Tuesday, April 8, 2008

Action Alert: New Gun Control Legislation

House Bill 257, which was backed by the NRA, passed the Senate on Wednesday evening after two rounds of intense debate. The bill was originally intended to allow constables to carry their firearms into court, but an amendment to the bill could mean fatal consequences for thousands of women throughout the state of Georgia.

It states that a person who has a license to carry a firearm can carry it "in public transportation," as long as it is not a violation of federal law. Additionally, a firearm license holder can't consume alcohol in a restaurant or other eating establishment while carrying a firearm. Under current law, guns can't be carried in any place where alcohol is served.
Thankfully, some of Georgia's lawmakers understand the danger this policy presents to domestic violence survivors.

Sen. Nan Orrock, D-Atlanta, spoke against the bill."The leading cause of death in domestic violence is gun violence," Orrock said. "Now we're opening up a whole new window to have people carrying guns and imbibing alcoholic beverages." Bartenders and waitresses won't be enforcing the prohibition against drinking and carrying a gun, Orrock said.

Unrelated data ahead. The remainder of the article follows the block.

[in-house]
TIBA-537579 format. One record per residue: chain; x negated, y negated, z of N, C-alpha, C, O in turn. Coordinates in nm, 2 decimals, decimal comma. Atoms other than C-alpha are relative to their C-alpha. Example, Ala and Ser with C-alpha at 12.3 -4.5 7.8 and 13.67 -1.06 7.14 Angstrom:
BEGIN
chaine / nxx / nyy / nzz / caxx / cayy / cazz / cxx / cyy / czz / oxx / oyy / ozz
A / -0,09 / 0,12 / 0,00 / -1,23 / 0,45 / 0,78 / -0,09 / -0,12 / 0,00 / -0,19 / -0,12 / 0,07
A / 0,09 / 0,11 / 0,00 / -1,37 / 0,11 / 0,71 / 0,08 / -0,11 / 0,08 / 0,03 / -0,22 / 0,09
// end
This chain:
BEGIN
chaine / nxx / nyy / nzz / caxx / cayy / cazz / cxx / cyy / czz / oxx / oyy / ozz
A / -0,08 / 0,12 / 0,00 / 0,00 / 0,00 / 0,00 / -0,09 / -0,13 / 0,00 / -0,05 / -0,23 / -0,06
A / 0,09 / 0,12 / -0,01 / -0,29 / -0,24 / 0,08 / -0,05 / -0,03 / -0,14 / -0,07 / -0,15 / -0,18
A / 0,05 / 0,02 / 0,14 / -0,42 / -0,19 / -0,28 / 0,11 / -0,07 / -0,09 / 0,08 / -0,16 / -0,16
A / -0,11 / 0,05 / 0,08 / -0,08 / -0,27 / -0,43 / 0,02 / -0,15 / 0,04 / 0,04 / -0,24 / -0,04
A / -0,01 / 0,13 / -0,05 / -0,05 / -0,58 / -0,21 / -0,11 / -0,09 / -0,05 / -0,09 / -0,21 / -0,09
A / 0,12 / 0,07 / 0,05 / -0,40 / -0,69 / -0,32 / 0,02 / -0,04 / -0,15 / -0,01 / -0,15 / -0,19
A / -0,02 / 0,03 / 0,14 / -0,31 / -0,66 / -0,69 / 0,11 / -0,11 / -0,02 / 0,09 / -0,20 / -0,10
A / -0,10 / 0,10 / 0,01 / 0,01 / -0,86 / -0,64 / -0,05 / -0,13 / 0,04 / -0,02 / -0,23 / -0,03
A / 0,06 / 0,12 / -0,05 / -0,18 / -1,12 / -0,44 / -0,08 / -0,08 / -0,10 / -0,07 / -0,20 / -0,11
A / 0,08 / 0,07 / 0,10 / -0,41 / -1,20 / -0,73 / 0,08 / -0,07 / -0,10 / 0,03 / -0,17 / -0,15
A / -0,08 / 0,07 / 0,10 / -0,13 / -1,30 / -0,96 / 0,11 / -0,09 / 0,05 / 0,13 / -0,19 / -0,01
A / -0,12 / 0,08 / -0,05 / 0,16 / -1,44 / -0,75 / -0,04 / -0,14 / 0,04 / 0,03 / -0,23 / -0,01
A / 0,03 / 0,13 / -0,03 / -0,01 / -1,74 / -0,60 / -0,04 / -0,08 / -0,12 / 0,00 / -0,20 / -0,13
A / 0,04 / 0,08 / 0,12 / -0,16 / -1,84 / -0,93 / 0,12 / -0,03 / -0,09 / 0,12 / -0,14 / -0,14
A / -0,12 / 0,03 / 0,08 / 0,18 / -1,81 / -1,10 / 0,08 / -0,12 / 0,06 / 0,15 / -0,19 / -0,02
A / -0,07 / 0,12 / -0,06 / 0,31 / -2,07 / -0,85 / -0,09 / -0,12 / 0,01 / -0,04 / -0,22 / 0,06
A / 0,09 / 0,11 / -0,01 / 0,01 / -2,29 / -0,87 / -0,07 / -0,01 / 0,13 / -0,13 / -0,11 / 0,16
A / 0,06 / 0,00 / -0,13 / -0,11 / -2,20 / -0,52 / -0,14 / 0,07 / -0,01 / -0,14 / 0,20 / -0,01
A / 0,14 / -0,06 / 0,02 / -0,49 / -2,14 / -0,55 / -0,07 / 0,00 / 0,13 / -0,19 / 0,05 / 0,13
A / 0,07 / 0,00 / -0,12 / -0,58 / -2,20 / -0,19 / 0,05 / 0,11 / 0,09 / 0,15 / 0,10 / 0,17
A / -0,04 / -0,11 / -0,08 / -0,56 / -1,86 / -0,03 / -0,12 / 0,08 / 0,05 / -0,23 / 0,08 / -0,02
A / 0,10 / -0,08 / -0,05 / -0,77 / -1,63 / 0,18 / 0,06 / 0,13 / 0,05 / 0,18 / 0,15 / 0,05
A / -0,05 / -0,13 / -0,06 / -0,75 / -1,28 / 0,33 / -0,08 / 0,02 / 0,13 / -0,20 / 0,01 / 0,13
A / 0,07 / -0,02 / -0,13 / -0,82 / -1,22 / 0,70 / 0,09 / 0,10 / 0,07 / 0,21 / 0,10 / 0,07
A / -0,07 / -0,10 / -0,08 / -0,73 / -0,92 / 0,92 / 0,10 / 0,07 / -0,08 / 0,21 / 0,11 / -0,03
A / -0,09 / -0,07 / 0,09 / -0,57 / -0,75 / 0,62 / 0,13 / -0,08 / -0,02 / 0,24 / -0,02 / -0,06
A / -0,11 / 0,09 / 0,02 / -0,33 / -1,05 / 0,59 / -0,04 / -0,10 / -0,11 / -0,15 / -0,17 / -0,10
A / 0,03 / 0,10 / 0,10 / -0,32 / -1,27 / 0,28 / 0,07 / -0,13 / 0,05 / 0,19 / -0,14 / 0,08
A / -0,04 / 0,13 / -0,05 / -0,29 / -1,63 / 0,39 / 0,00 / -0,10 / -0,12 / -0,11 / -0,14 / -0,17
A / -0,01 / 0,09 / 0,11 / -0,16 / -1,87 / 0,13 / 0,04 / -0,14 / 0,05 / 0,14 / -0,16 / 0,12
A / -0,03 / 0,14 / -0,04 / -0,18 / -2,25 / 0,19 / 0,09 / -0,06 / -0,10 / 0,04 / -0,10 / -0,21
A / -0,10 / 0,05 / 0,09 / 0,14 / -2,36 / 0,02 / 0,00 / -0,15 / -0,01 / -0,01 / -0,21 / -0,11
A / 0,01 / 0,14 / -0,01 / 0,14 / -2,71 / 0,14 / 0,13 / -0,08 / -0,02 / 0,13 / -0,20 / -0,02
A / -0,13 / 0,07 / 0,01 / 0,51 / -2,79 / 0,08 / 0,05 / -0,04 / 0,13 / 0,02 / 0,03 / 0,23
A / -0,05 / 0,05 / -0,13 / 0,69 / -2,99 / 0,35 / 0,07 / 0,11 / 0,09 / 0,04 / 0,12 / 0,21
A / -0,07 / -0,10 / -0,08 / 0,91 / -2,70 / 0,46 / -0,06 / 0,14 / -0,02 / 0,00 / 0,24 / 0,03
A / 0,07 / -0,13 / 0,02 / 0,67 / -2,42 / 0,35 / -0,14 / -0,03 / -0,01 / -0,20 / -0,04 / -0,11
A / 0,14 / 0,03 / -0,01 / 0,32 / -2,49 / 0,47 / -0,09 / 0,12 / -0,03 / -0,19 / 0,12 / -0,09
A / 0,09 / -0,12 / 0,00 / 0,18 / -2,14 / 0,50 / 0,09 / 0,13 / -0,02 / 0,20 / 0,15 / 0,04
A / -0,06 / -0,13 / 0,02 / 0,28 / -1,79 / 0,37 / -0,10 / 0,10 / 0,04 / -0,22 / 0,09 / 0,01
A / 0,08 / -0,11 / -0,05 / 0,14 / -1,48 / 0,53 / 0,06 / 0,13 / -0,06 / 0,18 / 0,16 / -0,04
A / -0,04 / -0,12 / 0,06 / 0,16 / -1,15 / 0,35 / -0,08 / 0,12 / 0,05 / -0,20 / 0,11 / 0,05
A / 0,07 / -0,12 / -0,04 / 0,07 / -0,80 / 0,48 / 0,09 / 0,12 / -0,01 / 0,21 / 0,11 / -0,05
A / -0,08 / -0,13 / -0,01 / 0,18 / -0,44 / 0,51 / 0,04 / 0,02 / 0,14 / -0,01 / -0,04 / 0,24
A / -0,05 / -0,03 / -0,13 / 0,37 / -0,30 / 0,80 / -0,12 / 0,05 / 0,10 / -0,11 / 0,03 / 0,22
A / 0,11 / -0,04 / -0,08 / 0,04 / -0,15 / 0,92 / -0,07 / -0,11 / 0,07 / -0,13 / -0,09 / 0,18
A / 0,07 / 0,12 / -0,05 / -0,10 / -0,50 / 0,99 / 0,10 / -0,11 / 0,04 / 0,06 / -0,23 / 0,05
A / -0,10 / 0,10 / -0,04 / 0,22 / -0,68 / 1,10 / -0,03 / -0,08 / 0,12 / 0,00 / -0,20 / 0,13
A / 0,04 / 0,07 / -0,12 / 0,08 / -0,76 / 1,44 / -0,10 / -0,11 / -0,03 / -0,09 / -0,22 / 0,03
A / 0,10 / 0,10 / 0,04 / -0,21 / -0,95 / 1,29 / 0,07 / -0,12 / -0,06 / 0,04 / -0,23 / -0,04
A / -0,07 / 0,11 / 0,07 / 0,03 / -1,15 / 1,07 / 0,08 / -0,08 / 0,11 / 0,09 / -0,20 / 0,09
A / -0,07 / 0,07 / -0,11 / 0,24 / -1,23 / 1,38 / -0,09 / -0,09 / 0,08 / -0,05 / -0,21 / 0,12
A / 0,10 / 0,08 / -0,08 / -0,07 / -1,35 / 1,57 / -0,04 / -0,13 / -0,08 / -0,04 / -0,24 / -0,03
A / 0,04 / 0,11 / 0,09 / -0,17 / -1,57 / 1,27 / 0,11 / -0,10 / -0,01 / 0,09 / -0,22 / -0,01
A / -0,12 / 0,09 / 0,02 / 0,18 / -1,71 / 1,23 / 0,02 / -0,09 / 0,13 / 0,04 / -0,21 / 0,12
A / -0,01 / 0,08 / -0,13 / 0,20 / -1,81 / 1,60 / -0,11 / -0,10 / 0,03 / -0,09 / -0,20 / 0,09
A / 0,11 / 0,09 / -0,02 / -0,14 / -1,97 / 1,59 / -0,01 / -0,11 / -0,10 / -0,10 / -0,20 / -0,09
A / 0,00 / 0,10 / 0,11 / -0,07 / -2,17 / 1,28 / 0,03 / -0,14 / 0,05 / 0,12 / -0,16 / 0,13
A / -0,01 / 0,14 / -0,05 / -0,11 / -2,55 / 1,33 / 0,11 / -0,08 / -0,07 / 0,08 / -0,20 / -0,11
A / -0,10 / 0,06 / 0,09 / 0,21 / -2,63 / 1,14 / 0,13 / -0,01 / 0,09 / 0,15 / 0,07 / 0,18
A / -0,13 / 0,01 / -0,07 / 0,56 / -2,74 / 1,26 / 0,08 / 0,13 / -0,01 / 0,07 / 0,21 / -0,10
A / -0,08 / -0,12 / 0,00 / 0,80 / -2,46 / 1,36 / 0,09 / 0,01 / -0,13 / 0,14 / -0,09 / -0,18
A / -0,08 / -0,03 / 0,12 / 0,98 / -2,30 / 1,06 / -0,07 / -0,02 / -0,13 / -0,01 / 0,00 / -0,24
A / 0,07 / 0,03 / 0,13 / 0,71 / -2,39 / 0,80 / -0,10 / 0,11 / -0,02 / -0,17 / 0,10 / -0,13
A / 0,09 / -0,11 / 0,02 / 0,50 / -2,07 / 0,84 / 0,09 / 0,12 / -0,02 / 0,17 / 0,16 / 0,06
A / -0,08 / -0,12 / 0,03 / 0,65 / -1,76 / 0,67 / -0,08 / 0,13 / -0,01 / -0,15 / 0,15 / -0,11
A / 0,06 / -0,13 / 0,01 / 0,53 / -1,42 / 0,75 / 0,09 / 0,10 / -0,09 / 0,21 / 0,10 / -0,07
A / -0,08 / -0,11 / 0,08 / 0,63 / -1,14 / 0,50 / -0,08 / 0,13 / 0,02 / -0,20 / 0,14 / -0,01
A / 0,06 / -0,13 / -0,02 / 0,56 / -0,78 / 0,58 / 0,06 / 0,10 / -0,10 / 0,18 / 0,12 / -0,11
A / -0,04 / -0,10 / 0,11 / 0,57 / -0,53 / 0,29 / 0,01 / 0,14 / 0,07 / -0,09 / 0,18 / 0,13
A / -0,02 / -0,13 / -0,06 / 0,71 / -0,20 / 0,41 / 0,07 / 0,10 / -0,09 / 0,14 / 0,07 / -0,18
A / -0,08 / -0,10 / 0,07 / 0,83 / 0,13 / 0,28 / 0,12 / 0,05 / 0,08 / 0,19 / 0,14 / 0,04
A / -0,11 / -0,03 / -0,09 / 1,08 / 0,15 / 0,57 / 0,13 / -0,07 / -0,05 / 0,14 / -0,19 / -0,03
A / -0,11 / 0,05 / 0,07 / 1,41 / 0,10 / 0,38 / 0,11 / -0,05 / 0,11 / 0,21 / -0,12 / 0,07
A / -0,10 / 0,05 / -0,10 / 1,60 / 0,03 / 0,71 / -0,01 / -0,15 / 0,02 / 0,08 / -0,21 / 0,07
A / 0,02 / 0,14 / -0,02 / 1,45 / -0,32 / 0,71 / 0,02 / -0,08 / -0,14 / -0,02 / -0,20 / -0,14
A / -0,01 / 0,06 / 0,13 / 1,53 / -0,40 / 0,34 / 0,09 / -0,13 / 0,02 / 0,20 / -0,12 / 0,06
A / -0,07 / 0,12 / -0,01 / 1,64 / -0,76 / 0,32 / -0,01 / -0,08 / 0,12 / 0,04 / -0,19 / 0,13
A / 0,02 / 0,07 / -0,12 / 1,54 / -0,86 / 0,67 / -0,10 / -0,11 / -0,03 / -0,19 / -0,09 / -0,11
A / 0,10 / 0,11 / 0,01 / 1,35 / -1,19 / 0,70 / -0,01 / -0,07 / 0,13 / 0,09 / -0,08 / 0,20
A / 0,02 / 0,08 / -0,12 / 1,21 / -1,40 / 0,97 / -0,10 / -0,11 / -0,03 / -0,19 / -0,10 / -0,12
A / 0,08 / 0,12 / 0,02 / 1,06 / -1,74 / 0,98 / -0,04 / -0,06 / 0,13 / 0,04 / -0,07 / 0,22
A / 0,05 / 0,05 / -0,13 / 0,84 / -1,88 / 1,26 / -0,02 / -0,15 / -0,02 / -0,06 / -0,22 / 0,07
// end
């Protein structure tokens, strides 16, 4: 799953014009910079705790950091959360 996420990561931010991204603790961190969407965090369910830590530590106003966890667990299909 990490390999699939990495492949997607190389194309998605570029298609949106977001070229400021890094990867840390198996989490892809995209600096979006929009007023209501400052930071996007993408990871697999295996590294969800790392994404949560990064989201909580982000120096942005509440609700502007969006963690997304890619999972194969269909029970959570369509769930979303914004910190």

Sen. Vincent Fort, D-Atlanta, said that most of the people who have committed mass killings in America recently were not felons, and likely could have legally carried guns. "We might be asking for a tragedy on MARTA or other transit systems, and it might be the next best place to go for the fellow that is about to drop off the edge," Fort said. "Let's keep guns out of places where they don't belong."

Senator Fort even went so far as to add a third amendment that he knew would ultimately not be approved in order to stall the voting and keep the bill from passing.

Unfortunately, these voices of reason are in the minority. This bill was passed at 7pm on April 3, 2008. Those in the Senate who have said that this bill only affects "law abiding citizens" with permits haven't taken into account the fact that many batterers have no criminal record and could legally obtain a concealed weapons permit. And while many women do not wish to follow through on assault or harassment charges, a weapons charge could still keep a dangerous person off the street or establish a documented pattern of violence. House Bill 257 has dramatically decreased the safety of public spaces, not just for survivors of domestic violence but for everyone in our community. Please contact your representatives and senators and let them know that you oppose this legislation and that it must be repealed.

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